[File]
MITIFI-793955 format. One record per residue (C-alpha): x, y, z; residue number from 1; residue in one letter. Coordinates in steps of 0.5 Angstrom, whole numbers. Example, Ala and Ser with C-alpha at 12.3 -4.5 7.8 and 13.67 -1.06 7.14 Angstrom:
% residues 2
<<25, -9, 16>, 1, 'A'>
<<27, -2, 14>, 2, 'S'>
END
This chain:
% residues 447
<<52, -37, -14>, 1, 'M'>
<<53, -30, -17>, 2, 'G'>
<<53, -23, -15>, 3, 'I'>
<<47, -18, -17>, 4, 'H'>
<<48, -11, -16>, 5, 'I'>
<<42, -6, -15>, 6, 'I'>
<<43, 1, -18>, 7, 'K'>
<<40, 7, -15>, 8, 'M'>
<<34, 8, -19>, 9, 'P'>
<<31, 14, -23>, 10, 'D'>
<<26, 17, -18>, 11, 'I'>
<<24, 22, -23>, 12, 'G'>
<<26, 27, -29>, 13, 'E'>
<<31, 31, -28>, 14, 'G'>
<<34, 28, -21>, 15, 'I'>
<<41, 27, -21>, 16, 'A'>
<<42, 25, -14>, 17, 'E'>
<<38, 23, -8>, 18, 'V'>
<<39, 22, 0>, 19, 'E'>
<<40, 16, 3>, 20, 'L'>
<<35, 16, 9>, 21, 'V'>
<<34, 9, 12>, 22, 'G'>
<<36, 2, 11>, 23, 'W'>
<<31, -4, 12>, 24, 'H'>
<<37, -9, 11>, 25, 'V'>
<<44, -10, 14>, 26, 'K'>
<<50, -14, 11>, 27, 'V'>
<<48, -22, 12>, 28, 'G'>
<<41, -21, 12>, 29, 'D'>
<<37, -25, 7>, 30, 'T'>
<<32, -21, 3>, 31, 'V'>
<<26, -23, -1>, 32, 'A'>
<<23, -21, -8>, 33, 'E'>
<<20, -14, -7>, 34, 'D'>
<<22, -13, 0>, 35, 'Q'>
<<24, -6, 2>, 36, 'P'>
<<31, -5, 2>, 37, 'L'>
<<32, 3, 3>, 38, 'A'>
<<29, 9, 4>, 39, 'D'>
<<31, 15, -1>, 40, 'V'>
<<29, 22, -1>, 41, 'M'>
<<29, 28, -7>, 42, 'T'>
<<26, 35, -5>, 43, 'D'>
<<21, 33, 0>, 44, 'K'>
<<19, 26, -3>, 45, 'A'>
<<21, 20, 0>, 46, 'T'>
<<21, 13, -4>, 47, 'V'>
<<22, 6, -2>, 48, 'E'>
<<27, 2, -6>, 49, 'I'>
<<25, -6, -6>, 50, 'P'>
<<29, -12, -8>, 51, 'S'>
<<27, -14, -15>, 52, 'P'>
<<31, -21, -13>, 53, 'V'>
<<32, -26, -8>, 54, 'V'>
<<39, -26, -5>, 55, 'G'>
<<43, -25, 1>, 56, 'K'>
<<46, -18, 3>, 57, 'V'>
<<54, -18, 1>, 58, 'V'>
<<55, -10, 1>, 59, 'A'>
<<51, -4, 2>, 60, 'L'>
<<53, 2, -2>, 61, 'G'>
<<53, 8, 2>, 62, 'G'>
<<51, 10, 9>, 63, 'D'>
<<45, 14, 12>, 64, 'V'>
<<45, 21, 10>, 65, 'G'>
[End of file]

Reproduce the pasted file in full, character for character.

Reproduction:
MITIFI-793955 format. One record per residue (C-alpha): x, y, z; residue number from 1; residue in one letter. Coordinates in steps of 0.5 Angstrom, whole numbers. Example, Ala and Ser with C-alpha at 12.3 -4.5 7.8 and 13.67 -1.06 7.14 Angstrom:
% residues 2
<<25, -9, 16>, 1, 'A'>
<<27, -2, 14>, 2, 'S'>
END
This chain:
% residues 447
<<52, -37, -14>, 1, 'M'>
<<53, -30, -17>, 2, 'G'>
<<53, -23, -15>, 3, 'I'>
<<47, -18, -17>, 4, 'H'>
<<48, -11, -16>, 5, 'I'>
<<42, -6, -15>, 6, 'I'>
<<43, 1, -18>, 7, 'K'>
<<40, 7, -15>, 8, 'M'>
<<34, 8, -19>, 9, 'P'>
<<31, 14, -23>, 10, 'D'>
<<26, 17, -18>, 11, 'I'>
<<24, 22, -23>, 12, 'G'>
<<26, 27, -29>, 13, 'E'>
<<31, 31, -28>, 14, 'G'>
<<34, 28, -21>, 15, 'I'>
<<41, 27, -21>, 16, 'A'>
<<42, 25, -14>, 17, 'E'>
<<38, 23, -8>, 18, 'V'>
<<39, 22, 0>, 19, 'E'>
<<40, 16, 3>, 20, 'L'>
<<35, 16, 9>, 21, 'V'>
<<34, 9, 12>, 22, 'G'>
<<36, 2, 11>, 23, 'W'>
<<31, -4, 12>, 24, 'H'>
<<37, -9, 11>, 25, 'V'>
<<44, -10, 14>, 26, 'K'>
<<50, -14, 11>, 27, 'V'>
<<48, -22, 12>, 28, 'G'>
<<41, -21, 12>, 29, 'D'>
<<37, -25, 7>, 30, 'T'>
<<32, -21, 3>, 31, 'V'>
<<26, -23, -1>, 32, 'A'>
<<23, -21, -8>, 33, 'E'>
<<20, -14, -7>, 34, 'D'>
<<22, -13, 0>, 35, 'Q'>
<<24, -6, 2>, 36, 'P'>
<<31, -5, 2>, 37, 'L'>
<<32, 3, 3>, 38, 'A'>
<<29, 9, 4>, 39, 'D'>
<<31, 15, -1>, 40, 'V'>
<<29, 22, -1>, 41, 'M'>
<<29, 28, -7>, 42, 'T'>
<<26, 35, -5>, 43, 'D'>
<<21, 33, 0>, 44, 'K'>
<<19, 26, -3>, 45, 'A'>
<<21, 20, 0>, 46, 'T'>
<<21, 13, -4>, 47, 'V'>
<<22, 6, -2>, 48, 'E'>
<<27, 2, -6>, 49, 'I'>
<<25, -6, -6>, 50, 'P'>
<<29, -12, -8>, 51, 'S'>
<<27, -14, -15>, 52, 'P'>
<<31, -21, -13>, 53, 'V'>
<<32, -26, -8>, 54, 'V'>
<<39, -26, -5>, 55, 'G'>
<<43, -25, 1>, 56, 'K'>
<<46, -18, 3>, 57, 'V'>
<<54, -18, 1>, 58, 'V'>
<<55, -10, 1>, 59, 'A'>
<<51, -4, 2>, 60, 'L'>
<<53, 2, -2>, 61, 'G'>
<<53, 8, 2>, 62, 'G'>
<<51, 10, 9>, 63, 'D'>
<<45, 14, 12>, 64, 'V'>
<<45, 21, 10>, 65, 'G'>